As far as how many posts on the internet were inspired by an invitation from Glossier, I can’t begin to imagine — and they don’t have to be disclosed since there’s no money or products (or explicit promise of future money or products) changing hands. It’s likely rare that the emailed requests result in posts, but it doesn’t cost the company anything, and the posts could end up looking (and being!) pretty authentic as long as the author isn’t confused by the request or under the illusion that they’re auditioning to supplant Karlie Kloss in the pantheon of Glossier BFFs.
Yet the strategy seems rather risky. Glossier has been open about the inspiration the Into The Gloss fan community and The Top Shelf profiles have provided for the development of new Glossier products, but the emailed requests to bloggers seem to seek information in a more contrived way. The problem with randomly asking weird stuff of bloggers is that sometimes they play along, but most of the time they drag the hell out of your brand in their bloggers-only chats. Begging for what amounts to free consulting from bloggers isn’t very Cool Girl.
Far more successful (and straightforward) is the Glossier referral program. Glossier’s website includes a “Get $10” link right in the menu, which leads to a page explaining that current customers can receive a $10 credit for each friend referred by email, Facebook, or Twitter that makes a first purchase (friends receive 20 percent off). The referral page also pops up after checkout and is linked at the top of order confirmation emails. Referral programs are now standard practice in and out of the beauty industry: most US-based kbeauty shops, my grocery delivery service, and the company that cleans my house all offer store credit for referring new customers.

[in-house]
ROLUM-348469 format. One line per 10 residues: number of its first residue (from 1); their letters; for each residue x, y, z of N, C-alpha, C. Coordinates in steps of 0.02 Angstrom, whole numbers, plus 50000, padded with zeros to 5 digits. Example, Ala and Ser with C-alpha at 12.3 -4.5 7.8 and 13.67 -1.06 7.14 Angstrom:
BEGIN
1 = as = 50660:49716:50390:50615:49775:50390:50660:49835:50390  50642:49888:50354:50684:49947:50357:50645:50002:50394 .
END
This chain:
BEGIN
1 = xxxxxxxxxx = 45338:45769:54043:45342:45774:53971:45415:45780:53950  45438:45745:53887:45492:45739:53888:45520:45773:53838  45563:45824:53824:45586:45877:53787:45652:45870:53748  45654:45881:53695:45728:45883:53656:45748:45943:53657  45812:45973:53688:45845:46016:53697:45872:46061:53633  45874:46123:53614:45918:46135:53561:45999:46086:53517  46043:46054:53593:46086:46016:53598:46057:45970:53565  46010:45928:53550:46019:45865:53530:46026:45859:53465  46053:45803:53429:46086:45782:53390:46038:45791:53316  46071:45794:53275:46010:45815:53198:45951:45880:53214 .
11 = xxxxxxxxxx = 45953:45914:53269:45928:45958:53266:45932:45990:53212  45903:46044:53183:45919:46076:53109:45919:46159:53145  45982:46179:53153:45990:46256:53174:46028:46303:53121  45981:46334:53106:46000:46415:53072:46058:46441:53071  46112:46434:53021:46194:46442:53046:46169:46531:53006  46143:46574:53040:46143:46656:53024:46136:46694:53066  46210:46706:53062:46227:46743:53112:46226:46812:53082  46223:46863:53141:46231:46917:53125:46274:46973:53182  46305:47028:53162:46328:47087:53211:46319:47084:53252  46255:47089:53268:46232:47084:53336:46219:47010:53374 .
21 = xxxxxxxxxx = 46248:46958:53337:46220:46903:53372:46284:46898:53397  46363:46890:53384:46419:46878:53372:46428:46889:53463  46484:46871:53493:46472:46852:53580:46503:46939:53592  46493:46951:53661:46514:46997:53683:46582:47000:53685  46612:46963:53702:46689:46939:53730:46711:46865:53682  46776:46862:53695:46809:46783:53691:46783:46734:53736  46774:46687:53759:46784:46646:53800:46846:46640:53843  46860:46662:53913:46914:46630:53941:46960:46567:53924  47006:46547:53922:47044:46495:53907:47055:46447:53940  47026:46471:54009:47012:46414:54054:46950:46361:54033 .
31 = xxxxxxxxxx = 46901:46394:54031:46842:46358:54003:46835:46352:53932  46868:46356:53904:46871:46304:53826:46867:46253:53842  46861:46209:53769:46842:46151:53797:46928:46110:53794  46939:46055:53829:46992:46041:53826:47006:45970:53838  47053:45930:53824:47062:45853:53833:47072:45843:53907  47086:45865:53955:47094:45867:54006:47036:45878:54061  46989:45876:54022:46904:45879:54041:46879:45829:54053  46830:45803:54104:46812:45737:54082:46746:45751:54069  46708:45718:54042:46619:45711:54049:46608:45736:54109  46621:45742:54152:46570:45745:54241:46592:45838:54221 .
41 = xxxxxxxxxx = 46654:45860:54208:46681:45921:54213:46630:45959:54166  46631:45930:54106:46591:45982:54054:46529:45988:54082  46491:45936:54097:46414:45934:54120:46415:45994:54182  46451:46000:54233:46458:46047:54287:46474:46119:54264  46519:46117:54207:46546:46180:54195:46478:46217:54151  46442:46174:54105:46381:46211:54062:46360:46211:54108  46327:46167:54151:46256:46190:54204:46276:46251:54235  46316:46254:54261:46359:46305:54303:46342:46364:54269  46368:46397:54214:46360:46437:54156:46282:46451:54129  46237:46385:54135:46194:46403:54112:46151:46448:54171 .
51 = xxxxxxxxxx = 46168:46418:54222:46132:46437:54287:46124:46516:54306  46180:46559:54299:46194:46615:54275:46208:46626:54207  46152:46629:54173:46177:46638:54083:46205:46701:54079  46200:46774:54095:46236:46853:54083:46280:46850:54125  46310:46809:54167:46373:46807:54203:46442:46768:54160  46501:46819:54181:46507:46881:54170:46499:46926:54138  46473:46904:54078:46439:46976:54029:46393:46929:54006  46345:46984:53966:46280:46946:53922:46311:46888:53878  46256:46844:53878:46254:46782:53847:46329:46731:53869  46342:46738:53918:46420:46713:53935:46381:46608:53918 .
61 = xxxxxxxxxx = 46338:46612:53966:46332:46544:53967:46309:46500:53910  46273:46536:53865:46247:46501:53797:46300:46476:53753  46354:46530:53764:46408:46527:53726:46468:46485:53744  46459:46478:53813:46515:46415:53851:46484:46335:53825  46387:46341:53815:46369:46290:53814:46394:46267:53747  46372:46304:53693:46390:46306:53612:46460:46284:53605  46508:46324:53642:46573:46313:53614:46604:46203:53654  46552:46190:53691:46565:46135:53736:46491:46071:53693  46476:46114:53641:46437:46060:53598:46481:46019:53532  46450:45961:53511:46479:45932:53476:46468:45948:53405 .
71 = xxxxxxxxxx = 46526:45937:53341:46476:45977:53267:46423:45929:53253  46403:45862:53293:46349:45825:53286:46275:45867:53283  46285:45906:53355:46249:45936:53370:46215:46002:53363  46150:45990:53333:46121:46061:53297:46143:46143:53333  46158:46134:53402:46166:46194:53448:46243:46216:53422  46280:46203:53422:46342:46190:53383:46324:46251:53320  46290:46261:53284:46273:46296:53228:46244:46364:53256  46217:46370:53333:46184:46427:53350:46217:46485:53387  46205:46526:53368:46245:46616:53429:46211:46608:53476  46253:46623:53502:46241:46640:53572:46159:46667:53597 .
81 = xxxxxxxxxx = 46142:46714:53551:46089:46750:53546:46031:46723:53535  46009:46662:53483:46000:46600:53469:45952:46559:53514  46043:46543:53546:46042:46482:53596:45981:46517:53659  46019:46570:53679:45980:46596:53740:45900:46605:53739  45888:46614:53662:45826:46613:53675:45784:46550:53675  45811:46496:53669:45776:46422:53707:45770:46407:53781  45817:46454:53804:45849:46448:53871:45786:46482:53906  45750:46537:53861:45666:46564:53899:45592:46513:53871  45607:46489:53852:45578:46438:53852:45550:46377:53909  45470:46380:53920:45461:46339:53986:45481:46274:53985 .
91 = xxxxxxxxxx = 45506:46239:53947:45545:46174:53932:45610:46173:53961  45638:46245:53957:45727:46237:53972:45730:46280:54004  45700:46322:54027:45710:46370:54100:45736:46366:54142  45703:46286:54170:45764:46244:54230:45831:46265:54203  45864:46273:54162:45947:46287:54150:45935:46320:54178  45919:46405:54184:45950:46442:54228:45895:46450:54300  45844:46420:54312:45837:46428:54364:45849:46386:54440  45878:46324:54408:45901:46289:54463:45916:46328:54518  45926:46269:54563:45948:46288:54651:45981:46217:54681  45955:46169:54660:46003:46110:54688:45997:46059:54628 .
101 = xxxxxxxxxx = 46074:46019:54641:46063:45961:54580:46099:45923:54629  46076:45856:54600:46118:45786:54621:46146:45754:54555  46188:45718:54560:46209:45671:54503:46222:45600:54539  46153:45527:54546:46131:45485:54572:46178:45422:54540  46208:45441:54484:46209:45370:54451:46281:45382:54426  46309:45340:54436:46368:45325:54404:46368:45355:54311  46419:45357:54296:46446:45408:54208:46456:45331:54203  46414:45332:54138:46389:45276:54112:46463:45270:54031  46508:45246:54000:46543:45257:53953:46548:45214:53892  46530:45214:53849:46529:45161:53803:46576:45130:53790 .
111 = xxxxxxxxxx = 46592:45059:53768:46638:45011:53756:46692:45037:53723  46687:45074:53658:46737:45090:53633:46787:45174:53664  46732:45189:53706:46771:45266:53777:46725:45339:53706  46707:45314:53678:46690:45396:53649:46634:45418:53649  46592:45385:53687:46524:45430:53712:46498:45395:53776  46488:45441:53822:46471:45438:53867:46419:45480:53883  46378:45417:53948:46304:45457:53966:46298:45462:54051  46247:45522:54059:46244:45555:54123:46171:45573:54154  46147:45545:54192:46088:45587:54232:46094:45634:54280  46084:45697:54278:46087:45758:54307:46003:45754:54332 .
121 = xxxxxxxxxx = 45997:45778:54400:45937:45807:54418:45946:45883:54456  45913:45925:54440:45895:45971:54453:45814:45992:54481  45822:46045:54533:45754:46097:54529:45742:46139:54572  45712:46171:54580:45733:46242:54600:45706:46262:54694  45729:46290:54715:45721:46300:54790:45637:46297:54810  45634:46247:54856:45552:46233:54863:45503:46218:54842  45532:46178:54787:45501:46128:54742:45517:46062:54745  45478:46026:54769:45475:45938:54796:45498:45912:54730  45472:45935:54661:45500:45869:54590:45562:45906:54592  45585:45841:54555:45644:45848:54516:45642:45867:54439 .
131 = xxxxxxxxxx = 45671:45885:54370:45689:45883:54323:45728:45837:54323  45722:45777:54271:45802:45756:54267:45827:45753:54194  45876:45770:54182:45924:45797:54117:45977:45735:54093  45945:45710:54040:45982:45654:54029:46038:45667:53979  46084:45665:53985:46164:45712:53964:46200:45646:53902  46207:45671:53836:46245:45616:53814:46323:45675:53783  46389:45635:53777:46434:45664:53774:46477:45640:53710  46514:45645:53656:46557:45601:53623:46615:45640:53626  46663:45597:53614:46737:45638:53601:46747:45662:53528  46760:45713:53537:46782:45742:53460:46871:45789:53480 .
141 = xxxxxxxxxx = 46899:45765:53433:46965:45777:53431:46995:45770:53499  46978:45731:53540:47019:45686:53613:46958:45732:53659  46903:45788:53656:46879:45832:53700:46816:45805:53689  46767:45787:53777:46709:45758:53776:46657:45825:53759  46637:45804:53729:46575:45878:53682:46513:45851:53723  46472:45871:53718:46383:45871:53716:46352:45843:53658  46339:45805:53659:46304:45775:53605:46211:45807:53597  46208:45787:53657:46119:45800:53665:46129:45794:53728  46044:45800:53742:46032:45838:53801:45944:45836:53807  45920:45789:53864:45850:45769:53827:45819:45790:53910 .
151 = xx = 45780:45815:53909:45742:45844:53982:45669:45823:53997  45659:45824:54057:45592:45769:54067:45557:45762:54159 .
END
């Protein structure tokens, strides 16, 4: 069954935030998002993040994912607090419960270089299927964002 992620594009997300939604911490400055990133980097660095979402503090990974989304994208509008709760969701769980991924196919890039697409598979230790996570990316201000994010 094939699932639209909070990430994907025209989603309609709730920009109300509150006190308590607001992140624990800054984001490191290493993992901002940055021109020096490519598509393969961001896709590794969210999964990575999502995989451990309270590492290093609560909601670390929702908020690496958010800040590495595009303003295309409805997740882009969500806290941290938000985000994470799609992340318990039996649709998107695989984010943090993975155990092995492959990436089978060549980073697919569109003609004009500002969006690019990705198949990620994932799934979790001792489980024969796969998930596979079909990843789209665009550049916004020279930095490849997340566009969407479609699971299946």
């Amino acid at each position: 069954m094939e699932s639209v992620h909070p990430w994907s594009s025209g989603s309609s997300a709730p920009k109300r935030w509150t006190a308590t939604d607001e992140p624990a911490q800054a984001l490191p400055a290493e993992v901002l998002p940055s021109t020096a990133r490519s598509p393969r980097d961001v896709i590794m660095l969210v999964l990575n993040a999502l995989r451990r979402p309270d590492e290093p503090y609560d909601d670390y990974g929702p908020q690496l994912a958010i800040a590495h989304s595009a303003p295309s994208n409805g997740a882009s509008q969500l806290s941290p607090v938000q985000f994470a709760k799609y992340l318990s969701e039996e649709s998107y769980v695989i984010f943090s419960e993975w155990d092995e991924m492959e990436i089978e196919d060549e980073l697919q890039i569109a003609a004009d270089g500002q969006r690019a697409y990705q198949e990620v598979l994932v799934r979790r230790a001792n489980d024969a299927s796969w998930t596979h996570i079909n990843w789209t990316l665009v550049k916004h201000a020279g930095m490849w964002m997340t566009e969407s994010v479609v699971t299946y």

This year, I wrote two blog reviews, one in April and one in May, that included my Glossier referral link, but I’ve otherwise not circulated it on social media. After buying Glossier’s Milky Jelly Cleanser ($18) and testing it for three months, I posted my (mixed, but ultimately favorable) review. Four people used my referral link to make a first Glossier purchase the day I posted my review, resulting in $40 in store credit. In the course of the next five months, those two posts referred over 100 new customers, and therefore earned me over $1,000 in store credit. I talk about other brands and stores with similar referral programs a lot more, but none have hit the roof faster than Glossier. The brand’s earnings and growth reports seem not to have been exaggerated at all.